It turns out that Snoop Dogg had it right, although he wasn’t exactly talking about budgeting his money to make a better life for himself and his family, he still made an excellent point. You have to have your mind on your money, and be thinking about what on earth your money is going to do every month. You can’t just spend and spend and then wonder where it went. You have to make a budget (that dreaded word). I read something this weekend that said only 40% of Americans make out a budget every month. WOW. We are constantly tempted by the next big thing, and the shinier car. My own child, Cole, got a Financial Peace Jr. kit for Christmas (because when your single mama is obsessed with building a good life for you, you gotta have your money on your mind too, sorry about that), and he is getting a weekly commission for working. He used to get an allowance, and while that is fantastic if you do that, that is NOT real life. No one pays me to sit around and do nothing all day. It turns out my boss expects me to hit the ground running at work each day (true story, sometimes kids and parents meet me at my car and we walk in, problem solving together! Some of my best parent and kid conferences happen at church, at the grocery store and on the soccer fields. I will take parent contact whenever I can get it). So far this year, he has made the connection that when he does more work, he gets paid more, but this last week he was kind of being lazy and only made $3.25. He was pretty horrified, but I did not let up.
January is always a no spend month for me, and people are horrified at first. “What are you going to do??? You have to eat!!”. Yes. We do a full inventory of our pantry, freezer and fridge, and then only buy staples. Over the Christmas holidays, I found myself at the grocery store 3-4 times a week, and that is nuts. I get so tired of spending money, albeit some of it is really happy spending, like getting that deep dish pizza on our fun day out, and making special food for Christmas. But after the holidays, my budget is typically shot. So back to the no spending and back to my budget. A budget isn’t really a punishment, but some people act like it is, which cracks me up a little. I would rather pack my lunch and cook dinner at home, and go on vacation this summer. You are basically saying no to yourself right now, so that you can say yes later on. (We love to swim with the stingrays every summer, and that costs the same amount as if we stopped eating out for a month. That’s a no brainer! I would rather see that joy on my animal hugger’s face than eat greasy fast food).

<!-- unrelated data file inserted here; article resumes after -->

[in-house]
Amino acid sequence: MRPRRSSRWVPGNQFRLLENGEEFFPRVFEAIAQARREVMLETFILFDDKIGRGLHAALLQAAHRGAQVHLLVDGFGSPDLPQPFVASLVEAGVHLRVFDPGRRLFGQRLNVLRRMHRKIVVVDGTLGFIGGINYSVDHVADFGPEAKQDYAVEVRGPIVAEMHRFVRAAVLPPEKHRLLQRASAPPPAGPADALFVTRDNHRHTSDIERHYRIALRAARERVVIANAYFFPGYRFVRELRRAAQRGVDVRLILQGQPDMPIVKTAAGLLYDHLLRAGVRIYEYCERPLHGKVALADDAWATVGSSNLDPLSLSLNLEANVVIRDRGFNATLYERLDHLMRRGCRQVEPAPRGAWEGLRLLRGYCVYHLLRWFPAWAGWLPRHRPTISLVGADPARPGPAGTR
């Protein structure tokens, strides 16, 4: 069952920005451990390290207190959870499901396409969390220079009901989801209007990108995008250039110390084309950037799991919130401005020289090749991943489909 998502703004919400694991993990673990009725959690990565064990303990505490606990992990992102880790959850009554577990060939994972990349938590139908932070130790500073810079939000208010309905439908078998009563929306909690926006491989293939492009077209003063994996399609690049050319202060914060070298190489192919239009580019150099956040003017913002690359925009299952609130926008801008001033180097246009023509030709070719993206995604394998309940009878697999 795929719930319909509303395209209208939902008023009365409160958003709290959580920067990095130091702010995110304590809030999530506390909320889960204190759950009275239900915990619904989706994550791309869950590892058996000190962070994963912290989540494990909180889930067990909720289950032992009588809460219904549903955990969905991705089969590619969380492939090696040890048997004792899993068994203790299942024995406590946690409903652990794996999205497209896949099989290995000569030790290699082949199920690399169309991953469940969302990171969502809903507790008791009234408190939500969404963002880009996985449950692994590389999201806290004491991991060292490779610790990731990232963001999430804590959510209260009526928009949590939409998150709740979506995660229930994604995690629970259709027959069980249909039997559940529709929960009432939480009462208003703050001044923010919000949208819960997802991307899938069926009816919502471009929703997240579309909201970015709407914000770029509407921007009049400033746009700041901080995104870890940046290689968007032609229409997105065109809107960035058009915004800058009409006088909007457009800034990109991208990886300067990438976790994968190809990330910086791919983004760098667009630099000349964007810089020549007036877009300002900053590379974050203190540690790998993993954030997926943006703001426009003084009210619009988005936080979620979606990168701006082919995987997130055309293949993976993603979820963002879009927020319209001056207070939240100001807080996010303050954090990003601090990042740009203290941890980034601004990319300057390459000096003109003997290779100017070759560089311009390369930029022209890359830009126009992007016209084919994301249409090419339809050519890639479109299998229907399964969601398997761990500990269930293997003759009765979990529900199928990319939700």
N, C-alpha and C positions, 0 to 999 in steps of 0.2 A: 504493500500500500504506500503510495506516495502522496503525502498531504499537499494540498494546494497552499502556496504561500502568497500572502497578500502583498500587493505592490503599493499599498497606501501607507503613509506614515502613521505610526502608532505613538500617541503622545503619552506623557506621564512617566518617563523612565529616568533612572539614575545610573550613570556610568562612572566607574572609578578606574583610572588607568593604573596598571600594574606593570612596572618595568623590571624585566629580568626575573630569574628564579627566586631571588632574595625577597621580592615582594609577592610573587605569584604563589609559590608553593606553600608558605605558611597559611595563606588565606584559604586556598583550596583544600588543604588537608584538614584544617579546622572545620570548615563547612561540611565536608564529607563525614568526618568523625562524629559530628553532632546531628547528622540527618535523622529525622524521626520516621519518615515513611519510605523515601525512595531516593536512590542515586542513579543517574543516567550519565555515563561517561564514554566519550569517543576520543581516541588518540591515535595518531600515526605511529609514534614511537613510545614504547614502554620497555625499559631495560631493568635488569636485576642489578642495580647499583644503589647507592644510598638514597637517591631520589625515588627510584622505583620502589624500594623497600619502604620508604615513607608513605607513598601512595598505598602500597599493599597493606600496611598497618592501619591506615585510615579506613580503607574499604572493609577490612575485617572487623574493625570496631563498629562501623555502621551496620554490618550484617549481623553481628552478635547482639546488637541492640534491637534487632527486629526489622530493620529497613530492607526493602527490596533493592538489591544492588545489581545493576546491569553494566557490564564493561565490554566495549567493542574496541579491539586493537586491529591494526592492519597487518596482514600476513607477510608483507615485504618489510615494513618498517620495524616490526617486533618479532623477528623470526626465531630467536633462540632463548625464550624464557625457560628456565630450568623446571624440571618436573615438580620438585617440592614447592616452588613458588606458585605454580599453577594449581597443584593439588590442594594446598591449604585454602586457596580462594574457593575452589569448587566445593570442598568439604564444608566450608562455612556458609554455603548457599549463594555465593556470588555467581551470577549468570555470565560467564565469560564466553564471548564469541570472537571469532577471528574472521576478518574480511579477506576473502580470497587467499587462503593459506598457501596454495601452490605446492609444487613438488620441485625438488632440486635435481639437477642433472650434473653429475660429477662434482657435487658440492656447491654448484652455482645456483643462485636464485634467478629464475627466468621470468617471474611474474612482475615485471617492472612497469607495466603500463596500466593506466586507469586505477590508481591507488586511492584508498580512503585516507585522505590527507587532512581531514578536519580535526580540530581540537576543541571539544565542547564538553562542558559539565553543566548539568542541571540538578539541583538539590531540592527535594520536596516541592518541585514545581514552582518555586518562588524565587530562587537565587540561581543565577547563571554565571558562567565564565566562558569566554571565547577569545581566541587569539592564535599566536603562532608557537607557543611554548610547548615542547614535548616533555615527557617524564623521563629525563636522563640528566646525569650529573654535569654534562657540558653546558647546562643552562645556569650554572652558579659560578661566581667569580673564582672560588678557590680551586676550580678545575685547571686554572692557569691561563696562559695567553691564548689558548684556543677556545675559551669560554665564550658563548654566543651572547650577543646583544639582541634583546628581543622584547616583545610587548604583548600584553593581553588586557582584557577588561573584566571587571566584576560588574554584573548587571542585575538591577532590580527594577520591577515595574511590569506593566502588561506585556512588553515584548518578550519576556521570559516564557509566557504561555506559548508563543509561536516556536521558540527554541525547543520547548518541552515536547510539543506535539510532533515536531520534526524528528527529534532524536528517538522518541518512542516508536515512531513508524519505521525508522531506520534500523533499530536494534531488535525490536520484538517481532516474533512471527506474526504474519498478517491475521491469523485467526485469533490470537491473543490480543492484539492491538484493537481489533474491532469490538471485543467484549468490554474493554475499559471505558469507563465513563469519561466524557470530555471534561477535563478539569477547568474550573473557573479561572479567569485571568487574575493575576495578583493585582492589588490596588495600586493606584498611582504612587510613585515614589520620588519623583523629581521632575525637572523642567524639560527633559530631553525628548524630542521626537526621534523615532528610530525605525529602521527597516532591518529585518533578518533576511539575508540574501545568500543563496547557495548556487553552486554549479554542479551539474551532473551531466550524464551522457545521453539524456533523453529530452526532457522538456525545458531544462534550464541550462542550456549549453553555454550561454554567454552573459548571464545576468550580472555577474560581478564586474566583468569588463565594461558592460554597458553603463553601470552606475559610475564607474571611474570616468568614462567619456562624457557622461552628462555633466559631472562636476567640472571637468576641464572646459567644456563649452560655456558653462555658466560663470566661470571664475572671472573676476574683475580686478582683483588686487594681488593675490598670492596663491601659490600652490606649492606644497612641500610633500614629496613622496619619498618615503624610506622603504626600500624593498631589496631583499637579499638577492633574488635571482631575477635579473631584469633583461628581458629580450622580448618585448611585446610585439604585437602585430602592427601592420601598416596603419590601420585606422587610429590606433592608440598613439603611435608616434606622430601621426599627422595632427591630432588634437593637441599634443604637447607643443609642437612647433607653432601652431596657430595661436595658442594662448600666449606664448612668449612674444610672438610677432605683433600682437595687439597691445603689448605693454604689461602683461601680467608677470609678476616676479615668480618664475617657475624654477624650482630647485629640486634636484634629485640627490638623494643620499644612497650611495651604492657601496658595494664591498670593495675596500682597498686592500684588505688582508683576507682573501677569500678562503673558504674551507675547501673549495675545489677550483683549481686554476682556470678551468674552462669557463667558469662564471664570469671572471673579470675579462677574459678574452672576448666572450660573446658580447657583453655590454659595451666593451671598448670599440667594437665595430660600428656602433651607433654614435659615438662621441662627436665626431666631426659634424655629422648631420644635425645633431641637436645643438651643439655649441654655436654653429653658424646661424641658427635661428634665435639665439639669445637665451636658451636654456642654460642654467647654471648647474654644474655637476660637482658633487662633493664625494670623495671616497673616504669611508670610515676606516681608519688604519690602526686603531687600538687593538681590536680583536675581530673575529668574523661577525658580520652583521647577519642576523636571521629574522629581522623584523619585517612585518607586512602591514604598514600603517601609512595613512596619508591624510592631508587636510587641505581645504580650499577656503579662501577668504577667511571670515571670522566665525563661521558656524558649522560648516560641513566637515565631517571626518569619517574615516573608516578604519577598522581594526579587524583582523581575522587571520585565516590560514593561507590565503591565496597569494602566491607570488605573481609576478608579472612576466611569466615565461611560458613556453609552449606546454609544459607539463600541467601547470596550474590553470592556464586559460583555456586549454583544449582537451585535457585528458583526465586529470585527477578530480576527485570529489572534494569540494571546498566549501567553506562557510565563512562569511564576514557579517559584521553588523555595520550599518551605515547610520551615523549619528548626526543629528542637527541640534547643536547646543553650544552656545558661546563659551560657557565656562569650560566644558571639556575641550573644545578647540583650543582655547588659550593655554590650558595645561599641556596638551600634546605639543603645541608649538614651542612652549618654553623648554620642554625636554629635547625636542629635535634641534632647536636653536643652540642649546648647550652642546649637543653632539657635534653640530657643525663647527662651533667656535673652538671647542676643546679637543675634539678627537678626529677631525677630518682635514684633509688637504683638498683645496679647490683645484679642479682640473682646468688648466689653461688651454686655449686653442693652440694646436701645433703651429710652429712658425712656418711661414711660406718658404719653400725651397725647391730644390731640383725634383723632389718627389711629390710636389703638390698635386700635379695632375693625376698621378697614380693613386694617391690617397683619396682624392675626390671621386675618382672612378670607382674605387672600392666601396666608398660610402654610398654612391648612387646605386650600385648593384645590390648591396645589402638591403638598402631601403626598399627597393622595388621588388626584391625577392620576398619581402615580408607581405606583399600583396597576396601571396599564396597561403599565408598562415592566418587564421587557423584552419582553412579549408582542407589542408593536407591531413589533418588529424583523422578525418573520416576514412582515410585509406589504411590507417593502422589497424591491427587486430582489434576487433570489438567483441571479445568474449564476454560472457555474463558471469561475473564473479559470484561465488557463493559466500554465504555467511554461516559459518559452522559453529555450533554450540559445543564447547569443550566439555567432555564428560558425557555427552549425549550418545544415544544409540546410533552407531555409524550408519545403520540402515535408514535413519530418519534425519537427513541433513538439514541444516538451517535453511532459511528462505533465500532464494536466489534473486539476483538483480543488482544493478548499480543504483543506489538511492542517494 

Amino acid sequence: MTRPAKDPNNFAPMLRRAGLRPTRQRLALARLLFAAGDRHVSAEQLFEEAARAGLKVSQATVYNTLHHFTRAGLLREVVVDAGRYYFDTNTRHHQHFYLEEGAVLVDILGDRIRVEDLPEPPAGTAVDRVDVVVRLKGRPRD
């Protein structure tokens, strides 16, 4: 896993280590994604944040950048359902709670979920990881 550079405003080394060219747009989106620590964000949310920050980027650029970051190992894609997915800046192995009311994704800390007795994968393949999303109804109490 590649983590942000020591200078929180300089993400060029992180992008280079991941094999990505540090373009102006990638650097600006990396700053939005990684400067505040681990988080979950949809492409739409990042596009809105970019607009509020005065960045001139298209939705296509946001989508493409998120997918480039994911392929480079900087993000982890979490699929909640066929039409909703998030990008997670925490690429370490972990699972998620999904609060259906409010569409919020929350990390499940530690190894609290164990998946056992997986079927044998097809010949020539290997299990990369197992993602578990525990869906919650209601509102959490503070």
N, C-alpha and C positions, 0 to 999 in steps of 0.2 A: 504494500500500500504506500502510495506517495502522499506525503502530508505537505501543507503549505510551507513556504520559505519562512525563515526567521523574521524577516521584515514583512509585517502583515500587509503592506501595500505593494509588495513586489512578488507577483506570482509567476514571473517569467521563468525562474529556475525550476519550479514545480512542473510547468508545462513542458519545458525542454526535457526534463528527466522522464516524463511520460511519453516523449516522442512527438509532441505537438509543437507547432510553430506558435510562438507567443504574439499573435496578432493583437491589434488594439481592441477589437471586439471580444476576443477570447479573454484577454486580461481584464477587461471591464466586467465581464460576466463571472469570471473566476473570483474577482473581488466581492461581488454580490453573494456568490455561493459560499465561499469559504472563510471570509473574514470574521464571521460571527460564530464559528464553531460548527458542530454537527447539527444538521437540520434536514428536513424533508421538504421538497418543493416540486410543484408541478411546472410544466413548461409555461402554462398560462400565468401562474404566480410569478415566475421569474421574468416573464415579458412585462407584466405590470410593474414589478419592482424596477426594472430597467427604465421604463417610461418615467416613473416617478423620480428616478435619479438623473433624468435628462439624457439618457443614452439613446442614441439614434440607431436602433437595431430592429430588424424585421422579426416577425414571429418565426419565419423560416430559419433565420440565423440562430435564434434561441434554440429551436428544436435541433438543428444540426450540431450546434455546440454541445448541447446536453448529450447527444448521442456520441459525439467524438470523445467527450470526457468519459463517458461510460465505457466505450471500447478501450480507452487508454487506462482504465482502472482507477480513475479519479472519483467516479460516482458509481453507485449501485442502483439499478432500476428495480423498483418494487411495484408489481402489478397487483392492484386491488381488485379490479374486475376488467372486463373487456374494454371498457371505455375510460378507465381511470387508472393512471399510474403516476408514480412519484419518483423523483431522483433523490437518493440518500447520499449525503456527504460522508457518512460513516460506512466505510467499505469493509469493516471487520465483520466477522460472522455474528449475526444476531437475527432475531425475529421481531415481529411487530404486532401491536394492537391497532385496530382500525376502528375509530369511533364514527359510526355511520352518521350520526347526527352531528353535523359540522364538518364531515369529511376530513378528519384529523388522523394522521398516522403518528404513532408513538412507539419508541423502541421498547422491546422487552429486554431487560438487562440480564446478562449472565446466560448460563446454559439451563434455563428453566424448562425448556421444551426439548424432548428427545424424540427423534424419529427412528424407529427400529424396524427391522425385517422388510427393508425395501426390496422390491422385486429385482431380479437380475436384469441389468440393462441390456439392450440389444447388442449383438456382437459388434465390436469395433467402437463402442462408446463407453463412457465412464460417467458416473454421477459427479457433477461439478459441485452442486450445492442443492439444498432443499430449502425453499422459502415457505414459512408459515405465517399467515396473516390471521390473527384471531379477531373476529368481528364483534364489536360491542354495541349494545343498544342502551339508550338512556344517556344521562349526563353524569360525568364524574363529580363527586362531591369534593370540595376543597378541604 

Each month, I write out a budget for my family, and you can do this in a variety of ways. I love to write it out, but there are a lot of free digital options available. There are some that cost a little bit, but whhhhyyyy would you pay for that, when you’re trying to do right by your money? If you do not have online banking with an app, where you can check your account daily, do that today. That’s how I discover hidden subscriptions to apps I forgot I had, and weird charges. It is not your bank’s job to monitor your account every day, it’s yours. It’s the same story with your credit. Most credit card companies offer a free monitoring service, but if not, you can monitor yours at Creditkarma.com, for free.
Here’s how my process typically goes every month, usually around the 1st, since I get paid monthly on the 10th. I like to divide my monthly budget into the following four categories;
(1) home, car and student loan (big ticket items)
(2) insurance (homeowners and car)
(3) utilities and
(4) credit and medical payments
I write down my income for the month, which, since I am on salary my paycheck is the same, which helps with budgeting, and then I add any extra income I have in there, $$ from writing, etc. I like to make a category for extra expenses too, Cole’s birthday is in February, so that will be a category in itself, with pizza for wild little boys, and a birthday surprise (and dog adoption event 🐶 we are pumped!).
You have to tell your money where to go each month, or you will get to the end of the month and remember you have 4 bills to pay. In life before Cole, I spent and spent and spent and then was frustrated when I didn’t know where my money went. My dad is a list maker who always stays on top of the check register, and even though he did teach me about finances, I used to be what people called an “emotional spender”. So silly, really. Now I can rationalize that I would rather have money at the end of my month to save for something amazing, than new clothes and a bag every month.
I am in the midst of brainstorming a finance day for moms and single moms, where we talk about making their money work for them, and getting control of your money, so keep your eyes peeled for that one. Now, I am off to prep a meal with stuff already in my house, madness, I know!!